Paper Generators – low-tech and inexpensive way to harvest energy from friction
Researchers at Disney Research, Pittsburgh and at Carnegie Mellon University recently presented a simple system that could be used to harvest power of different gestures performed onto a paper surface. Named Paper Generator, the system exploits gestures such as tapping, touching, rubbing or sliding friction in order to run simple interactive applications involving books, posters and other printed materials without any other source of power.
This new approach to energy harvesting uses electrets – materials with special electrical properties that already are used in microphones and in devices with Micro-Electro-Mechanical Systems (MEMS). Electrets are the electrostatic equivalents of permanent magnets, carrying a quasi-permanent electric charge. These dielectric materials include natural materials such as quartz as well as man-made materials such as polytetrafluoroethylene (PTFE) which is best known by the brand name Teflon.
The design involves sandwiching a thin, flexible sheet of between two conductive layers, such as sheets of metallized polyester, that serve as electrodes. Electrical charge accumulates on the PTFE sheet when paper is rubbed against it. Then, if the electrodes are made to move relative to each other against the PTFE, a small amount of alternating electrical current is generated. This electrical current can be used to power low power electronics or be used to produce signals for communication devices.
“Though the fundamental principles of operation remain the same, it’s possible to build Paper Generators that respond to a number of different gestures, such as tapping, touching, rubbing or sliding”, said Ivan Poupyrev, director of Disney Research, Pittsburgh’s Interaction Group. “We can imagine any number of ways to use this to add sights, sounds and other interactivity to books and other printed materials inexpensively and without having to worry about power sources.”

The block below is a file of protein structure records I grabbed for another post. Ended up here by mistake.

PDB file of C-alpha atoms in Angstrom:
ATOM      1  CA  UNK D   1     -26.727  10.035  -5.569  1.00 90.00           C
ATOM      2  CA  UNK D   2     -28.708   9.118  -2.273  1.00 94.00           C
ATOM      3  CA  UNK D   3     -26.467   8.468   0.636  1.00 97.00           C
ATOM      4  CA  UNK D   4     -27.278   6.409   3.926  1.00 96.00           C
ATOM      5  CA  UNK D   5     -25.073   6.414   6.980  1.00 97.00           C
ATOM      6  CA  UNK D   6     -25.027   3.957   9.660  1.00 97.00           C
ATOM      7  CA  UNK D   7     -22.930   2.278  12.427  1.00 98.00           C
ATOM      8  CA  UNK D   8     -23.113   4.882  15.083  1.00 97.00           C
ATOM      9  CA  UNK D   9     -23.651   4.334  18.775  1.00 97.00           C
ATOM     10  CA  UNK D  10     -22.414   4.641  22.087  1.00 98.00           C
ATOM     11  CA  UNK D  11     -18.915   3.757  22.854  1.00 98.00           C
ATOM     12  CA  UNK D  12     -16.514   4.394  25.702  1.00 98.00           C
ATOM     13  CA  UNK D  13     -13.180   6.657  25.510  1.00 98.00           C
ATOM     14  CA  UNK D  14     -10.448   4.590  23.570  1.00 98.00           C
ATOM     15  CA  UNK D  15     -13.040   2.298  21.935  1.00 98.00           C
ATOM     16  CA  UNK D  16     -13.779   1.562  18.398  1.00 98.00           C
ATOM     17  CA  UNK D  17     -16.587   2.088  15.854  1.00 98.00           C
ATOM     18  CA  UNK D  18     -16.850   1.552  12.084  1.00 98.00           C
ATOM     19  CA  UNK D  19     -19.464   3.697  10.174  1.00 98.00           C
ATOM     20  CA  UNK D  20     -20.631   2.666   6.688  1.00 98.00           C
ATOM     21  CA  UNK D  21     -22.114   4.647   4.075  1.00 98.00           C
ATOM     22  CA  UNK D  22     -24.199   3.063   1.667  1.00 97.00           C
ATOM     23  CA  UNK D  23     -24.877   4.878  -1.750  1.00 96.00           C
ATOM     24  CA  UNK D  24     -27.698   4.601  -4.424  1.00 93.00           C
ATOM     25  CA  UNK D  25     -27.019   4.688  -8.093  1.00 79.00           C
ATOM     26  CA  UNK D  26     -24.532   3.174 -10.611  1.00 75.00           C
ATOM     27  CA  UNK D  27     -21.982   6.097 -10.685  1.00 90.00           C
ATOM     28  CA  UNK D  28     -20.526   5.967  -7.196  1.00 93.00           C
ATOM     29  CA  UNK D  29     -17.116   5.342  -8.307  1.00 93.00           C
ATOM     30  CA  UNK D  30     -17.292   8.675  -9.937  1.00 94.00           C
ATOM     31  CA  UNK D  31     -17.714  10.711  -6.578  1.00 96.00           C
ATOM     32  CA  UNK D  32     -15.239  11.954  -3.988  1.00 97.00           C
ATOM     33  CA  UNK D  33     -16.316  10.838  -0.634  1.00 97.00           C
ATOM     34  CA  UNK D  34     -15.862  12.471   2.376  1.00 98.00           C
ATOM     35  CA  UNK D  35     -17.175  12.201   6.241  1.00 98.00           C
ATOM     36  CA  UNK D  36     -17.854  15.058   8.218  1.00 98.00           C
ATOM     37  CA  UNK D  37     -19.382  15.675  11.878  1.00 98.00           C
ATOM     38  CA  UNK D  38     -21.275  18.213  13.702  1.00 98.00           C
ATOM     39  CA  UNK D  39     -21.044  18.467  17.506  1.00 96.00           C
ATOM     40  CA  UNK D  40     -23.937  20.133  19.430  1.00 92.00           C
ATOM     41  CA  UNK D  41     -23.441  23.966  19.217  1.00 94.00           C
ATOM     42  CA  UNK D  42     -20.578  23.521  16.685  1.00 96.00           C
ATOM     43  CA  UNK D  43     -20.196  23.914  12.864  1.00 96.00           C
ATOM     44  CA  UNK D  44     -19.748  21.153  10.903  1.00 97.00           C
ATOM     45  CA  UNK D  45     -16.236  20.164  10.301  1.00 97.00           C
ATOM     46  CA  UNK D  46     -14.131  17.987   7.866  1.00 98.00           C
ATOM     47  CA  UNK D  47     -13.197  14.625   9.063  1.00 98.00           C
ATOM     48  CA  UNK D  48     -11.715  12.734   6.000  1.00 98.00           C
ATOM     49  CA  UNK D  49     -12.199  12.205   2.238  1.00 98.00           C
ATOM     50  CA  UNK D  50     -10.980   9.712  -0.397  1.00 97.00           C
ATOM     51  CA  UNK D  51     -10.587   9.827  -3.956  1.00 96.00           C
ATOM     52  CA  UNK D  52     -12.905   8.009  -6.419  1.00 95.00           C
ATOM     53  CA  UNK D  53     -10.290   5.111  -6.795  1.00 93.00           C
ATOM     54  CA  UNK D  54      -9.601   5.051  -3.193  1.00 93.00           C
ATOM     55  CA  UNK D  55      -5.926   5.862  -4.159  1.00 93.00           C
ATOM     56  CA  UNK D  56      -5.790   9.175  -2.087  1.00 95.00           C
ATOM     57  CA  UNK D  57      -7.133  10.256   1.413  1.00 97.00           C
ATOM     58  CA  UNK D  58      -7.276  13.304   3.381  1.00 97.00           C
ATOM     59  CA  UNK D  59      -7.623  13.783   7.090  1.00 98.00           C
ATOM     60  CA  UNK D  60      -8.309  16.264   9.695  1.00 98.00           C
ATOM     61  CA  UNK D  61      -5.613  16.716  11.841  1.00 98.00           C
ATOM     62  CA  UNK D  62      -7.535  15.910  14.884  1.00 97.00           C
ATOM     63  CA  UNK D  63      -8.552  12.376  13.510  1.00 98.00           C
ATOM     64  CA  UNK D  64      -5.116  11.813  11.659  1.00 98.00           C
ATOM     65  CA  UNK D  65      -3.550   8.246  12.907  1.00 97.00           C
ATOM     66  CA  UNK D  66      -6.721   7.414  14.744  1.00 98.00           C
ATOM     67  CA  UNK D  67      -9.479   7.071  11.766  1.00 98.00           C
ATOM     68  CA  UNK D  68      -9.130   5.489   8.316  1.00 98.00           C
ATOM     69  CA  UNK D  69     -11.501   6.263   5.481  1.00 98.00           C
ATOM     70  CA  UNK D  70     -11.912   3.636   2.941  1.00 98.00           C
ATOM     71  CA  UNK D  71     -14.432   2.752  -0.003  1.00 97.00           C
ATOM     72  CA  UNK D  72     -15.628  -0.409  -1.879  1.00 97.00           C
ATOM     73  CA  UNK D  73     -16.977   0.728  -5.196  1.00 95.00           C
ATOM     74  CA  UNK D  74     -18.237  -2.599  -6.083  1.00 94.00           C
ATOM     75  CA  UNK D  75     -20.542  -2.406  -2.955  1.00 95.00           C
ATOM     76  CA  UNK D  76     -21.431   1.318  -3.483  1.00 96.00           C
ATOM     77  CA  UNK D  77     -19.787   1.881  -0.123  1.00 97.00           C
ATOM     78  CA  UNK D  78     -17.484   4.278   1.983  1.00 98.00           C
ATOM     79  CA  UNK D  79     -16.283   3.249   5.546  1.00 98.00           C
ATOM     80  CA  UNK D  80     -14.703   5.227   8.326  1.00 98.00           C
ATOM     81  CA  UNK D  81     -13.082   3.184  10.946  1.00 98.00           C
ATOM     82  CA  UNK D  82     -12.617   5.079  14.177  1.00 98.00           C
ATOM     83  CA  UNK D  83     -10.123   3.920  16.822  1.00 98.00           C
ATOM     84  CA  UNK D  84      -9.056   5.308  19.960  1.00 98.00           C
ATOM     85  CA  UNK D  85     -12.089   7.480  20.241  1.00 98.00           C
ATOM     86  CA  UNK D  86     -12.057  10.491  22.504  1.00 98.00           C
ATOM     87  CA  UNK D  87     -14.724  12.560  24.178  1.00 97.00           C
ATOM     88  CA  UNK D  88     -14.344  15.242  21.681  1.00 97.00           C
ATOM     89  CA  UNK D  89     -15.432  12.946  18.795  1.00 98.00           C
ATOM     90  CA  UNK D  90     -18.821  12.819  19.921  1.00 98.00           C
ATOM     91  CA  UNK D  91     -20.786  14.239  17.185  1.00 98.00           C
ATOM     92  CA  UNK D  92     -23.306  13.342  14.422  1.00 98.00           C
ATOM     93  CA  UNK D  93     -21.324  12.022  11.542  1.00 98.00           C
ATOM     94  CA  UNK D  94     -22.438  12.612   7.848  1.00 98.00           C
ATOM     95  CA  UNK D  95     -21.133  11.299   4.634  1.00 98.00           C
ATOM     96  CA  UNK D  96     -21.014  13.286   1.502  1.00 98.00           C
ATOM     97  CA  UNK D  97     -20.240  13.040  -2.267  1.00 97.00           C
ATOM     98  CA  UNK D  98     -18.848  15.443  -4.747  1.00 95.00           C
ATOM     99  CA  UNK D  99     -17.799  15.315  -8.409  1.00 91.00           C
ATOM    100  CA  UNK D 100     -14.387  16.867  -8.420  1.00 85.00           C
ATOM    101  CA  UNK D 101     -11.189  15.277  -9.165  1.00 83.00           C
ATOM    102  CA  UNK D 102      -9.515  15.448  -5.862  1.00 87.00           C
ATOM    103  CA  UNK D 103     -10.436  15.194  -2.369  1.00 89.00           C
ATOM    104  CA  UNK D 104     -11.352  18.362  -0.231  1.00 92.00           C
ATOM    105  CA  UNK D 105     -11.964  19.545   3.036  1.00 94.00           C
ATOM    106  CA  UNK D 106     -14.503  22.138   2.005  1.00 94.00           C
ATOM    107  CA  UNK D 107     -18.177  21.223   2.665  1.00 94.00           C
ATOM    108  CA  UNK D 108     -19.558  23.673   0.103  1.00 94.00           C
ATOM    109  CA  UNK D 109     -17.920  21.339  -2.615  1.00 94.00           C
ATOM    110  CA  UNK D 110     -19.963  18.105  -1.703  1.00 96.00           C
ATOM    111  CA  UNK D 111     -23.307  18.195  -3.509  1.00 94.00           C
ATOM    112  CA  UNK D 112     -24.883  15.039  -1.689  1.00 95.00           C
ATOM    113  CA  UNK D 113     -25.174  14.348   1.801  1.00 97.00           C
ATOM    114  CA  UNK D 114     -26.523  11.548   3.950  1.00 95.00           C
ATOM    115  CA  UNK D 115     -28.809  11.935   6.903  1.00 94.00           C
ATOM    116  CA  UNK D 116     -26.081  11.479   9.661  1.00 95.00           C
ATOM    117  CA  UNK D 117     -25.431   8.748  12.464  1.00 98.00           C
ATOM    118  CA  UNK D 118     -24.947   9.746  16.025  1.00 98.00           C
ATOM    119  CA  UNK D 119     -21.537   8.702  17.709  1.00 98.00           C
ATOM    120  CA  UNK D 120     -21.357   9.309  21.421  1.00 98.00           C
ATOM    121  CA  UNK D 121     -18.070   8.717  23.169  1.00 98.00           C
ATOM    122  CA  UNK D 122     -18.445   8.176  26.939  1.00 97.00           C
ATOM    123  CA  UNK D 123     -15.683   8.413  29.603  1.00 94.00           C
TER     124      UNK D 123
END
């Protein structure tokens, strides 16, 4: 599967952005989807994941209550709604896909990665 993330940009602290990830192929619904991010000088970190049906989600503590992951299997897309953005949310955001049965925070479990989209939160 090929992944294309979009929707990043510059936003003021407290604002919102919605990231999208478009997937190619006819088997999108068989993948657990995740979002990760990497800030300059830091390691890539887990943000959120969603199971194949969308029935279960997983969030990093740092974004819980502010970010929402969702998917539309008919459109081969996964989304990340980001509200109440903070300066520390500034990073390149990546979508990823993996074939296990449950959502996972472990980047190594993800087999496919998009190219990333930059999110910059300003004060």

Although use of electrets to convert finger tapping into power isn’t groundbreaking, the Paper Generators present a far more low-tech and less expensive. Although the current produced by the devices is low – measured in hundreds of microamperes – the voltage is high, up to 1000 volts. That is ideal for triggering e-paper displays.
Running the alternating current through a small rectifier converts the power to DC to operate LEDs. The power can also be fed into store-and-release circuitry, enabling a buzzer to sound when enough power is stored, or to send an infrared signal to trigger action by a computer. Transmitting the current to an analog voltmeter produces mechanical motion of the needle.
“It’s very simple, it’s flexible and it’s printable using conventional printers”, said Mustafa Emre Karagozler, Disney Research, Pittsburg. “It’s a technology with potential applications we’ve only begun to explore.”
For more information, you can read the following research paper: “Paper Generators: Harvesting Energy from Touching, Rubbing and Sliding” [6.3MB PDF].
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